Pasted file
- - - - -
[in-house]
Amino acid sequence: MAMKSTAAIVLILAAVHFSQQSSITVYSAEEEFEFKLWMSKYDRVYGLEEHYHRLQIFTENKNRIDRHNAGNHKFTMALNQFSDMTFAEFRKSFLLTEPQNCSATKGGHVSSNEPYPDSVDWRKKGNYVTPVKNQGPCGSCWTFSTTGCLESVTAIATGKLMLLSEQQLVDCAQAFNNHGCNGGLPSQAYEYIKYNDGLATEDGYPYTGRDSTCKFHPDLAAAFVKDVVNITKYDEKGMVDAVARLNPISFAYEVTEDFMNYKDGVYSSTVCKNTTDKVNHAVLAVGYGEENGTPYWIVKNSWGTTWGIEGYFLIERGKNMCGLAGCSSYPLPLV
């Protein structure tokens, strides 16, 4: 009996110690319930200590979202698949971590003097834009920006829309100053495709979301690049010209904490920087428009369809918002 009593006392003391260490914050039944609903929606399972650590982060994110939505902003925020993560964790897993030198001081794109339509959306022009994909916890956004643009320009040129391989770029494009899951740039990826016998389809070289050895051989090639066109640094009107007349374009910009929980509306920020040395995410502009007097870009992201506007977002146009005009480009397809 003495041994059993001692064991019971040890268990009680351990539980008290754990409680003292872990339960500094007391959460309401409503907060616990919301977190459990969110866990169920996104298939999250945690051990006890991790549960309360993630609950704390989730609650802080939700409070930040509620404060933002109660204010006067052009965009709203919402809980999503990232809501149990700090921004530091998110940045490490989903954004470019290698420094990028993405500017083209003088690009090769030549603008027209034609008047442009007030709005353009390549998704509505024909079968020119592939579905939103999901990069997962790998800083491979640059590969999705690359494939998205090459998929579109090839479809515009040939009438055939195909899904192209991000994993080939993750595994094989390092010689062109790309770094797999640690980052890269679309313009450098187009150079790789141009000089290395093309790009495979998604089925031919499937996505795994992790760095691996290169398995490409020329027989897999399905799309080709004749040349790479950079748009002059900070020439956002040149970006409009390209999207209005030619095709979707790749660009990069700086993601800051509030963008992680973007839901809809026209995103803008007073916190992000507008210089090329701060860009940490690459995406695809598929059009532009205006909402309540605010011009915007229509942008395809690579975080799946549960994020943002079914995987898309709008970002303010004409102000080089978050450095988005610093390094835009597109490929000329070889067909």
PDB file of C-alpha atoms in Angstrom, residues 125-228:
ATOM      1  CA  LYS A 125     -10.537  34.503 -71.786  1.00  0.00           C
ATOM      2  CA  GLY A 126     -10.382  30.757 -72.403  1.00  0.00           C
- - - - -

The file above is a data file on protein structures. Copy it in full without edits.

[in-house]
Amino acid sequence: MAMKSTAAIVLILAAVHFSQQSSITVYSAEEEFEFKLWMSKYDRVYGLEEHYHRLQIFTENKNRIDRHNAGNHKFTMALNQFSDMTFAEFRKSFLLTEPQNCSATKGGHVSSNEPYPDSVDWRKKGNYVTPVKNQGPCGSCWTFSTTGCLESVTAIATGKLMLLSEQQLVDCAQAFNNHGCNGGLPSQAYEYIKYNDGLATEDGYPYTGRDSTCKFHPDLAAAFVKDVVNITKYDEKGMVDAVARLNPISFAYEVTEDFMNYKDGVYSSTVCKNTTDKVNHAVLAVGYGEENGTPYWIVKNSWGTTWGIEGYFLIERGKNMCGLAGCSSYPLPLV
């Protein structure tokens, strides 16, 4: 009996110690319930200590979202698949971590003097834009920006829309100053495709979301690049010209904490920087428009369809918002 009593006392003391260490914050039944609903929606399972650590982060994110939505902003925020993560964790897993030198001081794109339509959306022009994909916890956004643009320009040129391989770029494009899951740039990826016998389809070289050895051989090639066109640094009107007349374009910009929980509306920020040395995410502009007097870009992201506007977002146009005009480009397809 003495041994059993001692064991019971040890268990009680351990539980008290754990409680003292872990339960500094007391959460309401409503907060616990919301977190459990969110866990169920996104298939999250945690051990006890991790549960309360993630609950704390989730609650802080939700409070930040509620404060933002109660204010006067052009965009709203919402809980999503990232809501149990700090921004530091998110940045490490989903954004470019290698420094990028993405500017083209003088690009090769030549603008027209034609008047442009007030709005353009390549998704509505024909079968020119592939579905939103999901990069997962790998800083491979640059590969999705690359494939998205090459998929579109090839479809515009040939009438055939195909899904192209991000994993080939993750595994094989390092010689062109790309770094797999640690980052890269679309313009450098187009150079790789141009000089290395093309790009495979998604089925031919499937996505795994992790760095691996290169398995490409020329027989897999399905799309080709004749040349790479950079748009002059900070020439956002040149970006409009390209999207209005030619095709979707790749660009990069700086993601800051509030963008992680973007839901809809026209995103803008007073916190992000507008210089090329701060860009940490690459995406695809598929059009532009205006909402309540605010011009915007229509942008395809690579975080799946549960994020943002079914995987898309709008970002303010004409102000080089978050450095988005610093390094835009597109490929000329070889067909």
PDB file of C-alpha atoms in Angstrom, residues 125-228:
ATOM      1  CA  LYS A 125     -10.537  34.503 -71.786  1.00  0.00           C
ATOM      2  CA  GLY A 126     -10.382  30.757 -72.403  1.00  0.00           C